the § 2255 "savings clause" test. He may not proceed with an attack on the validity of his
sentence through a § 2241 petition.
Finally, as the South Carolina District Court explained when it denied his
enhanced his sentence under 21 U.S.C.
2255 motion, it
821 based on his prior conviction for a felony drug
Petitioner argues that § 851 cannot be used to enhance his
sentence because his 1999 conviction does not qualify as a "felony
drug offense" under 21 U.S.C. § 841(b)(1)(A). The Supreme Court
has held that the exclusive definition of "felony drug offense" as it
pertains to § 841(b)(1)(A) is "an offense that is punishable by
imprisonment for more than one year under any law of the United
States or of a State or foreign country that prohibits or restricts
conduct relating to narcotic drugs, marihuana, anabolic steroids, or
depressant or stimulant substances." 21 U.S.C. § 802(44); see
Burgess v. United States, 553 U.S. 124, 129-31 (2008). To
determine if Petitioner's 1999 conviction is a felony drug offense,
"the conviction itself" must serve as the "starting place."
CarachuriRosendo v. Holder, 130 S. Ct. 2577, 2582 (2010). If
Petitioner's 1999 conviction was a drug related crime for which
Petitioner was subject to a potential sentence of greater than one
year imprisonment, then his 1999 conviction is a felony drug
offense. See United States v. Thompson, 480 F. App'x 201, 204
(4th Cir. 2012) ("Pursuant to [Unites States v.] Simmons, [649 F.3d
237 (4th Cir. 201 1)(en banc)], in evaluating whether a defendant's
prior state conviction qualifies as a felony ... , the actual sentence
imposed is irrelevant; rather, the relevant inquiry is whether the
actual defendant was subject to a potential sentence of great than
one year of imprisonment.") (emphasis added).
Petitioner's 1999 conviction was for possession of cocaine of
less than one gram and is considered a state jail felony pursuant to
Pad.illa, 416 F.3d at 427 (emphasis added).
Texas Health & Safety Code § 481.115(b) (1994). In Texas, a state
jail felony "shall be punished by confinement in a state jail for any
term of not more than two years or less than 180 days." Tex. Penal
Code Ann. § 12.35(a) (1994). Therefore, Petitioner's 1999
conviction is a felony drug offense because it is punishable by
imprisonment for more than one year under Texas law. See 21
U.S.C. § 802(44). Because Petitioner's 1999 conviction is a felony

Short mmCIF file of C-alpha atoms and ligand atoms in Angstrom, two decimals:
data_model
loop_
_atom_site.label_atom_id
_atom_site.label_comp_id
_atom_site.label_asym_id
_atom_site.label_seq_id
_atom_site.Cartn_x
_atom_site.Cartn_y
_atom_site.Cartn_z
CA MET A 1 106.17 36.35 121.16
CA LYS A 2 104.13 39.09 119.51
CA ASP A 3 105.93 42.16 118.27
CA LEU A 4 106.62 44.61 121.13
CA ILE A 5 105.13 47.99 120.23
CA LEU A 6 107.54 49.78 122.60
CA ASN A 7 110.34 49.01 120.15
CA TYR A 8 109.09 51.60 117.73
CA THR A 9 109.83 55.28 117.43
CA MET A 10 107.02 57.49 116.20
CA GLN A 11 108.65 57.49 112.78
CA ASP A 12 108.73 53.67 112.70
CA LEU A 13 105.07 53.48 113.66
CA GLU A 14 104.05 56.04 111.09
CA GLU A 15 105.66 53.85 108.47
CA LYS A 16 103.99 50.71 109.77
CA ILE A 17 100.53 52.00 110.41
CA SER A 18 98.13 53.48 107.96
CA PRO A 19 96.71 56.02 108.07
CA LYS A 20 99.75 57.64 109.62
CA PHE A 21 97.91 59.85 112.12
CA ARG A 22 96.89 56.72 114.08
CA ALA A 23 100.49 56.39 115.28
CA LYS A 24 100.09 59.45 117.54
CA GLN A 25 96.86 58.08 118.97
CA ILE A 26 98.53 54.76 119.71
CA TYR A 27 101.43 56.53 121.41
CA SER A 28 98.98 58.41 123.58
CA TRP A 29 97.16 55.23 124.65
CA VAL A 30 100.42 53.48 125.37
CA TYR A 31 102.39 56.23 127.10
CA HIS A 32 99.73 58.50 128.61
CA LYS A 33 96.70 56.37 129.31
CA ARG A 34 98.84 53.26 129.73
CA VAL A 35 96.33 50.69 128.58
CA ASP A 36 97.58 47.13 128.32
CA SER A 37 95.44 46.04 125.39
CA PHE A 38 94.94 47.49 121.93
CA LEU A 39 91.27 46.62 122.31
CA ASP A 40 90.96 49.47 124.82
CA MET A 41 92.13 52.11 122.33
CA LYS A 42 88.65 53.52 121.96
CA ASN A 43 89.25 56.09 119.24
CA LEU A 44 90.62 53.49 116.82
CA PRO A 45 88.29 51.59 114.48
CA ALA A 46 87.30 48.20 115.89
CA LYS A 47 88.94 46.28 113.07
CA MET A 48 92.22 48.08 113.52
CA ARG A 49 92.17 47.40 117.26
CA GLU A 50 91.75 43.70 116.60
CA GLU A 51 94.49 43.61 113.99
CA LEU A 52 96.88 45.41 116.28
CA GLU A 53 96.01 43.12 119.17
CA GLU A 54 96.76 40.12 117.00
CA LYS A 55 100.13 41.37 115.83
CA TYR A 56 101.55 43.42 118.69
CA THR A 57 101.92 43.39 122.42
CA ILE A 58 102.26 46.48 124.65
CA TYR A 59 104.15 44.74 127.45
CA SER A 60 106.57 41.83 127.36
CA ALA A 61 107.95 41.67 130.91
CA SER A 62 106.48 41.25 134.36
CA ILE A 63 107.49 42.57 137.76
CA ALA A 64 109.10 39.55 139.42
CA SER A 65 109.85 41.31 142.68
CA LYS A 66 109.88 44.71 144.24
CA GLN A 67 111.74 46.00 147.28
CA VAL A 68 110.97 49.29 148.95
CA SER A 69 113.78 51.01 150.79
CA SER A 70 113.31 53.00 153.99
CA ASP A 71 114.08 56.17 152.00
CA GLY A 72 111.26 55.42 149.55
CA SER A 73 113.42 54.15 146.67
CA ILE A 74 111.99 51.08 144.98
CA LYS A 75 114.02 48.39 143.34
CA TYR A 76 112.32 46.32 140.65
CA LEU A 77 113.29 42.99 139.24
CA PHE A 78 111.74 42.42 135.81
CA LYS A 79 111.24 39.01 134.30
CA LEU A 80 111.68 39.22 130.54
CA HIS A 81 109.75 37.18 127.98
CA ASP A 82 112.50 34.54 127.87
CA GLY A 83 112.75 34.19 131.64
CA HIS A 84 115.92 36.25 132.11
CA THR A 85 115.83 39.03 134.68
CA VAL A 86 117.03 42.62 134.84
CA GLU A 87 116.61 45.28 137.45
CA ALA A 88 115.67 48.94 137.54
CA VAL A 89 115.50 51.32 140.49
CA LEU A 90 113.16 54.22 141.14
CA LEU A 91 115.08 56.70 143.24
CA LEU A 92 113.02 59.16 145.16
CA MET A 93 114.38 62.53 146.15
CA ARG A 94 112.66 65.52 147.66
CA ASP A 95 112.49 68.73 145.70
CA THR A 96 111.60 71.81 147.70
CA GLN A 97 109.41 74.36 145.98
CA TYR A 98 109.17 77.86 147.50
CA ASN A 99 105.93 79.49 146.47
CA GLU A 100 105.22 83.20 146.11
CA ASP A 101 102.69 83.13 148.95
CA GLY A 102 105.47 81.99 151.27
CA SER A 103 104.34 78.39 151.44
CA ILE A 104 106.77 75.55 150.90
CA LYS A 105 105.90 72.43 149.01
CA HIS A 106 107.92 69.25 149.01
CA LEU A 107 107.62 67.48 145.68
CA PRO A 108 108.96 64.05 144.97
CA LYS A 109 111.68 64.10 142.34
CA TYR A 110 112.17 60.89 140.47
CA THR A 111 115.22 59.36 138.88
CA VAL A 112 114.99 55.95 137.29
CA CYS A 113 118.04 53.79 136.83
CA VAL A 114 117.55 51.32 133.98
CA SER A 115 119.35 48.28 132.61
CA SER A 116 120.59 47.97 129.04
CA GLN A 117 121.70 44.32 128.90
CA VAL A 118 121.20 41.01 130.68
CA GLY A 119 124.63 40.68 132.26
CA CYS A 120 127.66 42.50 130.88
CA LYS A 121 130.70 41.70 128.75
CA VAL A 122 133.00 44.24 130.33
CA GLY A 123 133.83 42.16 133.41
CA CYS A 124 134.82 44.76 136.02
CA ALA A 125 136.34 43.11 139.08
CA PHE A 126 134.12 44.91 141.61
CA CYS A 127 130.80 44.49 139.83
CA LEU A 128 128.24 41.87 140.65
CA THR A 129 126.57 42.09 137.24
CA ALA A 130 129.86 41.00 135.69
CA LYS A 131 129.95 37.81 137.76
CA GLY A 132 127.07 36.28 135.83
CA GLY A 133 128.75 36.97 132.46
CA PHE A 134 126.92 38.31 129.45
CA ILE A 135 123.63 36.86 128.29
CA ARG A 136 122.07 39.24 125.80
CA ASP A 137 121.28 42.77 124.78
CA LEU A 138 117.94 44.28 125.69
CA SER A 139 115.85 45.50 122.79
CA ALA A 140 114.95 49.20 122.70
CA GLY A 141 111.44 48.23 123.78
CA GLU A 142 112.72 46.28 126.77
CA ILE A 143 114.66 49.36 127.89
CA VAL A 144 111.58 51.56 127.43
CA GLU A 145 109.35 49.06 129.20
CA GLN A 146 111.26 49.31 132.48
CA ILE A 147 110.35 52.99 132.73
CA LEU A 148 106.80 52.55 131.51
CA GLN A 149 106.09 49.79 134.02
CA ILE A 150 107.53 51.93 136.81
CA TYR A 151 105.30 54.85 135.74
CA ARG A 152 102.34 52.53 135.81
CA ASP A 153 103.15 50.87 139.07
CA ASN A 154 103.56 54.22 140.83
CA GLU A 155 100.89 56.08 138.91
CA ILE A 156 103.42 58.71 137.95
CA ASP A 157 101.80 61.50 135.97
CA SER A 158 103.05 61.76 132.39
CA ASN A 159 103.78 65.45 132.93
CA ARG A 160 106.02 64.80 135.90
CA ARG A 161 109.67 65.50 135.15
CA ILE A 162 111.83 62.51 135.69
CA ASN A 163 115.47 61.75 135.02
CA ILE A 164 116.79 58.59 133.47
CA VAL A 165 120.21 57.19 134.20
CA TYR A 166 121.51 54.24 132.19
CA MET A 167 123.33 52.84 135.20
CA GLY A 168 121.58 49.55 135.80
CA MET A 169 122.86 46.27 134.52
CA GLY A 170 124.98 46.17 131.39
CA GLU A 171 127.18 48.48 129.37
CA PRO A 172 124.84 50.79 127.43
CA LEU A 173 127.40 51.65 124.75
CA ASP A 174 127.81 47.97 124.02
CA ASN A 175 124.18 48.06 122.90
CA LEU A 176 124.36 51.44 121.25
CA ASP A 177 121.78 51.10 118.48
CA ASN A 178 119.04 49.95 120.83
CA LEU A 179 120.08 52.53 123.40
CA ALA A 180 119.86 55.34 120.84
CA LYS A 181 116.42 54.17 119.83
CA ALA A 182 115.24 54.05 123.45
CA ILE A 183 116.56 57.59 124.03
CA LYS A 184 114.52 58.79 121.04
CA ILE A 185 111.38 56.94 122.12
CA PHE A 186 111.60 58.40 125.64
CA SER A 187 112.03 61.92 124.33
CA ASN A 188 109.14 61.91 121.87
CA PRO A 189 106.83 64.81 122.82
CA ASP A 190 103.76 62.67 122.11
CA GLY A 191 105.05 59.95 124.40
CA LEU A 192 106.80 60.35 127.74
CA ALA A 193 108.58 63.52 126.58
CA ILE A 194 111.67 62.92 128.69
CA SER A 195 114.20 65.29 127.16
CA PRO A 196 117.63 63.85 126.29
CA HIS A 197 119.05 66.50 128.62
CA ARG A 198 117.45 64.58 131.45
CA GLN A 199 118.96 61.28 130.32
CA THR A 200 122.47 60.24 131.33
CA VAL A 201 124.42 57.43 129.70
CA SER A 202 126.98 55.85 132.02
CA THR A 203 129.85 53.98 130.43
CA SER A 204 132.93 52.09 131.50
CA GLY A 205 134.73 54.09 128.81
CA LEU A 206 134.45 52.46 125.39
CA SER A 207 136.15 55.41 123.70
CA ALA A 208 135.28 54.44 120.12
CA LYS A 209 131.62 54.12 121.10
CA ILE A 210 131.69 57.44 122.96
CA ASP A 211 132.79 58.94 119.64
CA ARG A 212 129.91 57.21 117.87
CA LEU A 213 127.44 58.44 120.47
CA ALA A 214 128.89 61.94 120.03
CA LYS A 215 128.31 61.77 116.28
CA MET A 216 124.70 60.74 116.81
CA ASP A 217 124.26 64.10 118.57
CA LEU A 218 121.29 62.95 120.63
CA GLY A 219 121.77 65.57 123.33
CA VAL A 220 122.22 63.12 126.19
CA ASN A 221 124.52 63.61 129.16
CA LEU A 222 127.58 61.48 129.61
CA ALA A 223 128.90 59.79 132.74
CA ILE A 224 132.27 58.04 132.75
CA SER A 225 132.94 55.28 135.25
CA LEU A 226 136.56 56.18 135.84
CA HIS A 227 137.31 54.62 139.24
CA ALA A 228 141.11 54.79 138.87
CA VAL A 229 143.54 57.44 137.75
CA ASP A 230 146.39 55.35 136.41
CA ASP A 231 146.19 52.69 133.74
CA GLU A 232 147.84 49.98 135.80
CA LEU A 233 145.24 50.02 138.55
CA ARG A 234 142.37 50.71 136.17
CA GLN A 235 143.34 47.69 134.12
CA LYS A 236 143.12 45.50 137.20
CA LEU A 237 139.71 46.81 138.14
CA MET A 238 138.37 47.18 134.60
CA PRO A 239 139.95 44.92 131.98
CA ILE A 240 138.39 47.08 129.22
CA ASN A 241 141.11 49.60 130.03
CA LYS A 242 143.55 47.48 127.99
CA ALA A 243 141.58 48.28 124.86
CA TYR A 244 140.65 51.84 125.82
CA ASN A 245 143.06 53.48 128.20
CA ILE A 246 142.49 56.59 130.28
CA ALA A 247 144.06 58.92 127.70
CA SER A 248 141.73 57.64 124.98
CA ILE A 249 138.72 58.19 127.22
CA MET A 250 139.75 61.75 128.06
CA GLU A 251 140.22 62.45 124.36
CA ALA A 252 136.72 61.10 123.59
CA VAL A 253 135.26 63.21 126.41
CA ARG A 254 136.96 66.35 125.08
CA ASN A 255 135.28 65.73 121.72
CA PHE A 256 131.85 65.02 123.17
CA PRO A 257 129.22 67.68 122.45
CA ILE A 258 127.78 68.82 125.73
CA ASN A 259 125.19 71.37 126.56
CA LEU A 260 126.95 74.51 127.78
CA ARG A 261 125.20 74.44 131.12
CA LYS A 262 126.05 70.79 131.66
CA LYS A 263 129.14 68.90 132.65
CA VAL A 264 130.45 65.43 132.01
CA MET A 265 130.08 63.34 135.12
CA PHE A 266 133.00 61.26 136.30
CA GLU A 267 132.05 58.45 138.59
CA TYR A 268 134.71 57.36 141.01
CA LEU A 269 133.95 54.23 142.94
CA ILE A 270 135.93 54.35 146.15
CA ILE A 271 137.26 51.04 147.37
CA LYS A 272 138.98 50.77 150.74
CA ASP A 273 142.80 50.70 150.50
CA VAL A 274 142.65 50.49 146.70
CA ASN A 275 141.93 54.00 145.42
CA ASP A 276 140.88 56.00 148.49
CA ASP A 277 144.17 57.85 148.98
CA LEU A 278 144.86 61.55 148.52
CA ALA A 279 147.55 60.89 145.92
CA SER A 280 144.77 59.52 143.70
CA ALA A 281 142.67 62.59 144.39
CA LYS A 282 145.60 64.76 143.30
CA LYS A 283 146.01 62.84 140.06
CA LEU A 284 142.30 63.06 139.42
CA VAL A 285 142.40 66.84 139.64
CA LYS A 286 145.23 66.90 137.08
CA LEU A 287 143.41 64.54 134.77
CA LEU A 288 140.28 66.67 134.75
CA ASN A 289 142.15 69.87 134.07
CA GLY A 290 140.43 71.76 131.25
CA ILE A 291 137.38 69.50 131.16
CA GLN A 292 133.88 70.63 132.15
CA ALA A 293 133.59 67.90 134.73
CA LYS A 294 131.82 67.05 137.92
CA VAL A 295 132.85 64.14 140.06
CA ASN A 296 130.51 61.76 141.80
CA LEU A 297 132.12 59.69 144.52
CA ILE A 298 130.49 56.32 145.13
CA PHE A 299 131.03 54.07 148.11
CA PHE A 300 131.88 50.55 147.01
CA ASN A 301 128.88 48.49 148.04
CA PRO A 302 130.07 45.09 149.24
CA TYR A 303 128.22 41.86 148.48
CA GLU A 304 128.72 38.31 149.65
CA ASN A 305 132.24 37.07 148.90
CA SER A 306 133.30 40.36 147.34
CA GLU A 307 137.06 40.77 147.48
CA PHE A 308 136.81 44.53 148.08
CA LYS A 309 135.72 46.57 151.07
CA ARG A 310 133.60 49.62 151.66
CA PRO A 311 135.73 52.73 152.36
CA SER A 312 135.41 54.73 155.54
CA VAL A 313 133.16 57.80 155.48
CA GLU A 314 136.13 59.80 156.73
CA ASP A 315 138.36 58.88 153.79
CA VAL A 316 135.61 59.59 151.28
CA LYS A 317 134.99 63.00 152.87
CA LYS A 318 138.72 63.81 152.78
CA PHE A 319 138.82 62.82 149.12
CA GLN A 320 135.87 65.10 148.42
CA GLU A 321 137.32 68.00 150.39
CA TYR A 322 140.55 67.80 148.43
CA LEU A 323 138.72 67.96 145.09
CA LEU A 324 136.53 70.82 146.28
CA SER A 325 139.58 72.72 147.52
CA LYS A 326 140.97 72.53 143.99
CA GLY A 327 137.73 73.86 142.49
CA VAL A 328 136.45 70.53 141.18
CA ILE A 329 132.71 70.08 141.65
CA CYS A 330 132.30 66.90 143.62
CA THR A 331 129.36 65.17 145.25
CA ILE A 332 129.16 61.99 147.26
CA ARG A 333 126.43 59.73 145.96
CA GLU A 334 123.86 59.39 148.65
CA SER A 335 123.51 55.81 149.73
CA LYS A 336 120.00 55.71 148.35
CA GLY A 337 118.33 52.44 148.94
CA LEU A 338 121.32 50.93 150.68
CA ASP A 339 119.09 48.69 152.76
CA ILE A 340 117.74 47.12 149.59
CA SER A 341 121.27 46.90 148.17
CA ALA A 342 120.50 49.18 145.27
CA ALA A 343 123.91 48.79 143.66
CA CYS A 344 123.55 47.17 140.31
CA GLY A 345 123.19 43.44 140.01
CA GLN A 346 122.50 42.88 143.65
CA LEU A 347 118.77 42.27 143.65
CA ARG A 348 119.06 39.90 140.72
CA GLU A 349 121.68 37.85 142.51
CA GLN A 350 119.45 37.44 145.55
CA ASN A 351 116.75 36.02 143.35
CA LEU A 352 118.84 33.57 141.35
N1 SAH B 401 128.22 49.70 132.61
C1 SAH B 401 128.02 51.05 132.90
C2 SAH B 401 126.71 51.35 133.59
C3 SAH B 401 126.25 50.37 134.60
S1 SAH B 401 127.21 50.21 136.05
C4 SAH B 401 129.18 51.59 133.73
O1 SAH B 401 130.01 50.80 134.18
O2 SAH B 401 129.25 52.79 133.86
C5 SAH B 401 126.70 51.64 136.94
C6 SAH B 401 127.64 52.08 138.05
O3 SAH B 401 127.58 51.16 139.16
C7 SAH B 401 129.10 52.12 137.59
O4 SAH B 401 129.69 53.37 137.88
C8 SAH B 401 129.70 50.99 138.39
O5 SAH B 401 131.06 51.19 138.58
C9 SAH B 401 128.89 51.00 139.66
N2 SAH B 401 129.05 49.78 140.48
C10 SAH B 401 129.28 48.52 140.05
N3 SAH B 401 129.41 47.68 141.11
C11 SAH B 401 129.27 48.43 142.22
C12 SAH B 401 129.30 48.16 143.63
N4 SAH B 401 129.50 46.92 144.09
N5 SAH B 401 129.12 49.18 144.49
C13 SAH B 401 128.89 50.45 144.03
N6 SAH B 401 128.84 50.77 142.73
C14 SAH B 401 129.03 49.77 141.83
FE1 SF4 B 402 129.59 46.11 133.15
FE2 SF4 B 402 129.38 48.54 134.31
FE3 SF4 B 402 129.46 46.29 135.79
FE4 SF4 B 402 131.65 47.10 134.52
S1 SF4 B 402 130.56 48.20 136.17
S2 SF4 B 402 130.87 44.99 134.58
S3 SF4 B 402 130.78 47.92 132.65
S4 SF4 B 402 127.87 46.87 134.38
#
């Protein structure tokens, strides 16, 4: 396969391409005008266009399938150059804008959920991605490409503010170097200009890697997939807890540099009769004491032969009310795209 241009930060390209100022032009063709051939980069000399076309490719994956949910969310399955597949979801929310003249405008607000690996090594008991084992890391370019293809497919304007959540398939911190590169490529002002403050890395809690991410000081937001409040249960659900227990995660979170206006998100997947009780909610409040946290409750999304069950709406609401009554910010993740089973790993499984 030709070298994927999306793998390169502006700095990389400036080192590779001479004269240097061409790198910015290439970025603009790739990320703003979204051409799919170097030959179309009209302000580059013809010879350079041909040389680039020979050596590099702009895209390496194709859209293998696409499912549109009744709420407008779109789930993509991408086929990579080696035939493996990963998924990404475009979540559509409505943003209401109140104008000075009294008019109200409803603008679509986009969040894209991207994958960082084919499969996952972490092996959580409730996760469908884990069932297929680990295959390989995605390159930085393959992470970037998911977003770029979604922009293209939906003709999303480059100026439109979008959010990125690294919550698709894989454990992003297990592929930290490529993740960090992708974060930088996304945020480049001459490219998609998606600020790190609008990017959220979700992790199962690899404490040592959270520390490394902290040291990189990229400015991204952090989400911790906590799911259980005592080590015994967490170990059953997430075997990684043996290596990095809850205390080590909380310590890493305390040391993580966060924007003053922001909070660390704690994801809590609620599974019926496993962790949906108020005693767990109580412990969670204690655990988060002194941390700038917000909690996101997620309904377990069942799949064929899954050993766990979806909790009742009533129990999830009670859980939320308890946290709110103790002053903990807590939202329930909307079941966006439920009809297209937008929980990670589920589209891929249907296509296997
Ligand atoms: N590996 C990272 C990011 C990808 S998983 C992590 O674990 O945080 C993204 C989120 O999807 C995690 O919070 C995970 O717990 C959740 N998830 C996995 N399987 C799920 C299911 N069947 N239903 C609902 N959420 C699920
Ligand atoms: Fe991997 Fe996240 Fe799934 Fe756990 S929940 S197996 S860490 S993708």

drug offense, he is subject to a § 851 enhancement and a mandatory
minimum sentence of two-hundred and forty (240) months. Id. §
The Court accordingly finds that Washington's claim does not meet the stringent
requirements of the § 2255 "savings clause." The Court will not allow Washington to proceed
under § 2241. To the extent that Washington's petition may be construed as a successive § 2255
motion, the Court further finds it lacks the jurisdiction to address his
CONCLUSION AND ORDERS
As stated above, 28 U.S.C. § 2241 and 2255 do not provide authority for the Court to
address Washington's claim. The Court will, therefore, dismiss his § 224 ipetition as frivolous,
and, to the extent his petition may be construed as a § 2255 motion, the Court will dismiss his
motion for lack
The Court, therefore, enters the following orders:
IT IS ORDERED that Cedric Deon Washington's pro se "Petition for Writ of Habeas
Corpus Under to 28 U.S.C.
2241" (ECF No. 3) is DISMISSED WITHOUT PREJUDICE.
IT IS FURTHER ORDERED that all pending motions in this cause, if any, are DENIED
Order, Aug. 21, 2013, ECF No. 555, 2:09-CR-800-PMD-4 (D. S.C.).
" Pack, 218 F.3d at 452.
Ojo, 106 F.3d at 683.
IT IS ALSO ORDERED that to the extent Cedric Deon Washington's § 224 ipetition is
construed as a successive § 2255 motion, he is denied a CERTIFICATE OF
IT IS FINALLY ORDERED that the Clerk shall CLOSE this case.
day of Septemi
See 28 U.S.C. foll. § 2255 R. 11(a) ("The district court must issue or deny a certificate of
appealability when it enters a final order adverse to the applicant.").